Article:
In my late thirties, after much agonizing, I took what I thought was a reasonable risk. I quit my advertising job and registered for a Master’s in Counseling program. I worked two part-time jobs and paid for classes as I went, which cleaned out my retirement account.

I graduated with no debt. I was broke, but I had no debt. And I had a degree that allowed me to get a job in a field that inspired me.

Don’t let fear of change, failure, or embarrassment hold you hostage. Unless what you fear will kill you. But the reality is that change, failure or embarrassment surely won’t.

I’m not suggesting anybody should impulsively quit their job without money for the next grocery run or hitchhike across the country — especially not in today’s world. Those aren’t reasonable risks.

A reasonable risk is when you have explored and carefully considered the possible consequences and decided you can handle the outcomes.

Reasonable risks bring your dreams to life. They come in all shapes and sizes:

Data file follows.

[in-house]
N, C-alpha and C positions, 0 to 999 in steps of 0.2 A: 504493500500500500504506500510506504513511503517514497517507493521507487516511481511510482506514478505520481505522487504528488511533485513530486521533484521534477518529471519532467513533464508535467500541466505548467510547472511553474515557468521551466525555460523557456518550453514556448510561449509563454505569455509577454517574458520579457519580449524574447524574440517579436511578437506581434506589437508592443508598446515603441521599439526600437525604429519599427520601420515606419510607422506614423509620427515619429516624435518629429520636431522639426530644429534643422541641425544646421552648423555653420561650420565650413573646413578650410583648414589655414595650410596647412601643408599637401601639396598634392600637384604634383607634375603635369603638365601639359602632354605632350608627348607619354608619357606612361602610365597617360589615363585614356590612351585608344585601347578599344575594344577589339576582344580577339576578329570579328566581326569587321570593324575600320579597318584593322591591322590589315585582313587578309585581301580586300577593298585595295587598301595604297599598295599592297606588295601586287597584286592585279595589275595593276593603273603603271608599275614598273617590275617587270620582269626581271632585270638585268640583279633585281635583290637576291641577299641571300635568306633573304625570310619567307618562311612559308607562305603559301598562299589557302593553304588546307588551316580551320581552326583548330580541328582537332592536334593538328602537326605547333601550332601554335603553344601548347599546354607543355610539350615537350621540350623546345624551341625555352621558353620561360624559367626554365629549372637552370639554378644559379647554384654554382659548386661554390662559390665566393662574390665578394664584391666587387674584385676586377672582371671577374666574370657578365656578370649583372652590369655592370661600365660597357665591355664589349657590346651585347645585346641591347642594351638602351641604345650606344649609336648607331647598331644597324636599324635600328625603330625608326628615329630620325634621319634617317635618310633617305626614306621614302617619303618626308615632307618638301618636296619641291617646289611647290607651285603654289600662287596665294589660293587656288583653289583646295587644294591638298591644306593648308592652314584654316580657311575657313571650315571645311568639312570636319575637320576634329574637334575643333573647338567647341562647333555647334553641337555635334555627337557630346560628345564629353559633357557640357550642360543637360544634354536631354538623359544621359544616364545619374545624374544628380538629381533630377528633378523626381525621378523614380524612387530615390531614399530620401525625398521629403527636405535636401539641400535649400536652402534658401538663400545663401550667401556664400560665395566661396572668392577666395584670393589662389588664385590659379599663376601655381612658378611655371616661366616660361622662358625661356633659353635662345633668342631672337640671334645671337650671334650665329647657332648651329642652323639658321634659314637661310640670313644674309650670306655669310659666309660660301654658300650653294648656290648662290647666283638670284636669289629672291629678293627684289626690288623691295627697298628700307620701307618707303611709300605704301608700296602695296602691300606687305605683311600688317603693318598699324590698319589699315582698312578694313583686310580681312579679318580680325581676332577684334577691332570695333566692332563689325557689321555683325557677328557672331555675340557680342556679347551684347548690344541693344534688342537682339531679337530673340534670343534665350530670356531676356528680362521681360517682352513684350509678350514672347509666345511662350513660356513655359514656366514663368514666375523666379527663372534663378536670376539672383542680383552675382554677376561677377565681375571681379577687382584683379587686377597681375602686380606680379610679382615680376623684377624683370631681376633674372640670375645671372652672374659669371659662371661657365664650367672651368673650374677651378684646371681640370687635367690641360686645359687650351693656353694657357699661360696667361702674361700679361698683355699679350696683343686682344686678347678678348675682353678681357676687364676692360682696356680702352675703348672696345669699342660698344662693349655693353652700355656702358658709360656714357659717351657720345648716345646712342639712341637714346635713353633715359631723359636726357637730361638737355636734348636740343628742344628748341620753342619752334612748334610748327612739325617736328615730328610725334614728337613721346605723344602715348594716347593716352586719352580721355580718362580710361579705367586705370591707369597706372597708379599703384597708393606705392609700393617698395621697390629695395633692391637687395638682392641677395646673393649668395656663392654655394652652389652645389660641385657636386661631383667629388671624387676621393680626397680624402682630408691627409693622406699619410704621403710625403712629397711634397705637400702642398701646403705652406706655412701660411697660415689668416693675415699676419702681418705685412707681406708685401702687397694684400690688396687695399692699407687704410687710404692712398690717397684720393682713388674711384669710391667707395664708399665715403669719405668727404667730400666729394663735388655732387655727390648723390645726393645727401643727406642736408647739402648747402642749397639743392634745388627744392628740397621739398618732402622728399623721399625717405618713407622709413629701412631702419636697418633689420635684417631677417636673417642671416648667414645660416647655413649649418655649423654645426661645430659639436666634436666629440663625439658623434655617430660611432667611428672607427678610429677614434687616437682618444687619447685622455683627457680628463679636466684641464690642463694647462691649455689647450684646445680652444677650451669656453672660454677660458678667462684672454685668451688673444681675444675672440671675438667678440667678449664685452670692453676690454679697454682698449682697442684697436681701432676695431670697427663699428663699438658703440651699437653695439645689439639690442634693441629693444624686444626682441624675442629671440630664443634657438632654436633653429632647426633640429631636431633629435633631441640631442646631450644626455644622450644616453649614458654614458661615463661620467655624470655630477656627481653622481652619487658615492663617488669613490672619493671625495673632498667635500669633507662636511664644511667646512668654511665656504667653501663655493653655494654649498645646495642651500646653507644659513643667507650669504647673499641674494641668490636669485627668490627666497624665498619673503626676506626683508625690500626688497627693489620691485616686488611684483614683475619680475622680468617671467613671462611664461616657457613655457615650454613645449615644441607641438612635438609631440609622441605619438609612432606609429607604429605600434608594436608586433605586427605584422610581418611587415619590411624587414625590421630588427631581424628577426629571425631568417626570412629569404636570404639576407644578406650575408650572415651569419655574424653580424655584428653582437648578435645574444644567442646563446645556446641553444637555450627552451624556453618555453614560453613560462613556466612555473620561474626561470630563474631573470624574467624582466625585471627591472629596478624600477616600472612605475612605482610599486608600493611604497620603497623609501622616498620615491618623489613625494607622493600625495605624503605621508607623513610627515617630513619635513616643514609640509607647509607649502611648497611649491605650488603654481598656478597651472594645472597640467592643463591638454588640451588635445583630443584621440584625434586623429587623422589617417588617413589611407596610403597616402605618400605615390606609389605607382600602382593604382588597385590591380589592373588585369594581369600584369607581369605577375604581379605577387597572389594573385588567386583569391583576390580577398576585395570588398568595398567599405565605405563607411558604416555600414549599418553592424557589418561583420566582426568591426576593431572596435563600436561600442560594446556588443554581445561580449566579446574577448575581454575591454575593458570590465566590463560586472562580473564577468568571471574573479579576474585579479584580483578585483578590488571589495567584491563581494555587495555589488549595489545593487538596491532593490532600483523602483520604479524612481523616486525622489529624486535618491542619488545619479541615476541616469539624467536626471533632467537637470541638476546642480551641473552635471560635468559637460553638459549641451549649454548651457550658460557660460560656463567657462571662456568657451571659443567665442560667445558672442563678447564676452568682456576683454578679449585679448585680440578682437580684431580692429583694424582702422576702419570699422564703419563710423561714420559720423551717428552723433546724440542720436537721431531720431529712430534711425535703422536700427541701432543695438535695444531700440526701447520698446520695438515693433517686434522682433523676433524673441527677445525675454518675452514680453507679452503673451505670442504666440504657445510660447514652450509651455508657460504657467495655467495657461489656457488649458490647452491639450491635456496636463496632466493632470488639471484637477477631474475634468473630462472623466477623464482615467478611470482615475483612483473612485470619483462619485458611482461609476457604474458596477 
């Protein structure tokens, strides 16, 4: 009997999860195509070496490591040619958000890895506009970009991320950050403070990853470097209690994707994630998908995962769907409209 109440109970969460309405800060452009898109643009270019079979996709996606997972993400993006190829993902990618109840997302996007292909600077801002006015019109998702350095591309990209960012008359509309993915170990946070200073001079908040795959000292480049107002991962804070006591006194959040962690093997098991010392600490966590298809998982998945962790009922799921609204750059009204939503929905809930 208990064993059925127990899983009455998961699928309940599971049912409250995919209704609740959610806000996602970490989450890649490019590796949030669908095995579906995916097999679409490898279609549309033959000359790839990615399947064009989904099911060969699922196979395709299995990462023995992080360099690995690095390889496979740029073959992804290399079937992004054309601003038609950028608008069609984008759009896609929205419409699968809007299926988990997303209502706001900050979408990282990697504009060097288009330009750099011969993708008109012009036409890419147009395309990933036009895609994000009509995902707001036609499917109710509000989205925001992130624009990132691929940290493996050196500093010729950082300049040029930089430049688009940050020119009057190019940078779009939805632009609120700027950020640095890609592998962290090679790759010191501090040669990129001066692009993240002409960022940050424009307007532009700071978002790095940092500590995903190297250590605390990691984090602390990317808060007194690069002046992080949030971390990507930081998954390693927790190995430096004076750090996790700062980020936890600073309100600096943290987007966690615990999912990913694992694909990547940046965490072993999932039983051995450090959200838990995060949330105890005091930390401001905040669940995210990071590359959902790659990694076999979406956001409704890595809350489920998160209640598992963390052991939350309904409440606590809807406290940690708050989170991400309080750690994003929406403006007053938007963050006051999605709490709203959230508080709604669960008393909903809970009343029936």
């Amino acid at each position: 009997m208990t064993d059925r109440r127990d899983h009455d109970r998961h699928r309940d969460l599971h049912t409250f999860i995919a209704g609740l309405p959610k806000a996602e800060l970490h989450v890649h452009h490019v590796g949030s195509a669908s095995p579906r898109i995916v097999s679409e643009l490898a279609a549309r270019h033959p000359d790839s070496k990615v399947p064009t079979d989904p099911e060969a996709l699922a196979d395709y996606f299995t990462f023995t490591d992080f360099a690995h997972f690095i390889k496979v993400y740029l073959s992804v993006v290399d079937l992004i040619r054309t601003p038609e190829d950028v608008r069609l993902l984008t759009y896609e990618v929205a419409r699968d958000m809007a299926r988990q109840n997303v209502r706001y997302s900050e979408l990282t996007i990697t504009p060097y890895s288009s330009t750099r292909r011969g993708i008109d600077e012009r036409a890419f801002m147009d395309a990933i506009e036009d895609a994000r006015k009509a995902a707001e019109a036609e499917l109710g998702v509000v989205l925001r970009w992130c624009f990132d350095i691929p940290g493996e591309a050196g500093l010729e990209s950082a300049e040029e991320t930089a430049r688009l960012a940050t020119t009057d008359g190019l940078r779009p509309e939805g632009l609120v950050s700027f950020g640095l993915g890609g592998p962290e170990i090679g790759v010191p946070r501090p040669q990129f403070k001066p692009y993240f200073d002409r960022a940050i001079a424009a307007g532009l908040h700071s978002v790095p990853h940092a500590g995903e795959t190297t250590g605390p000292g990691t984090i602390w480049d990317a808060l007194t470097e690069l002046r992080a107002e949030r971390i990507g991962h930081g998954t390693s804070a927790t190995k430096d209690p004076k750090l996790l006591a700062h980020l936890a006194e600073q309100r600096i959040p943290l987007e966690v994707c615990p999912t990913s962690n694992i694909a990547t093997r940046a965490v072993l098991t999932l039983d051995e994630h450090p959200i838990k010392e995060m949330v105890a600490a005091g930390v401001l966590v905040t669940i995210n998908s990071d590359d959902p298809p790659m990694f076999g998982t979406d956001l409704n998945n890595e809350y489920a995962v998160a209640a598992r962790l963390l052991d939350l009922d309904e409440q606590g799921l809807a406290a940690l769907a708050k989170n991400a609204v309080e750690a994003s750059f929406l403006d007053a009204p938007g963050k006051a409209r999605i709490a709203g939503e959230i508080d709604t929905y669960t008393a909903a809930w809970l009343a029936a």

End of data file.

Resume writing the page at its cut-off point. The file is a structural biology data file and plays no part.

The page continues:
• Remember that woman you met in line at the coffee shop and had a stimulating sixty-second conversation with — next time, give your phone number and suggest a trip to the zoo.
  • Tell the guy that made you laugh at the party you’d love to get coffee.
  • Play in the rain.
  • Go to India and meet your guru.
  • Move to Spain on a teaching visa or to the trendy neighborhood where you don’t need a car because everybody rides bikes.
  • Make friends with people with different ideas. (This one’s risky, yes, but I can almost guarantee if you get good at asking questions, you’ll find something in common.)
  • Start a garden, even if you live in the city and there’s no room — grow food on your enclosed porch like one of my clients, or rent space in a neighborhood garden.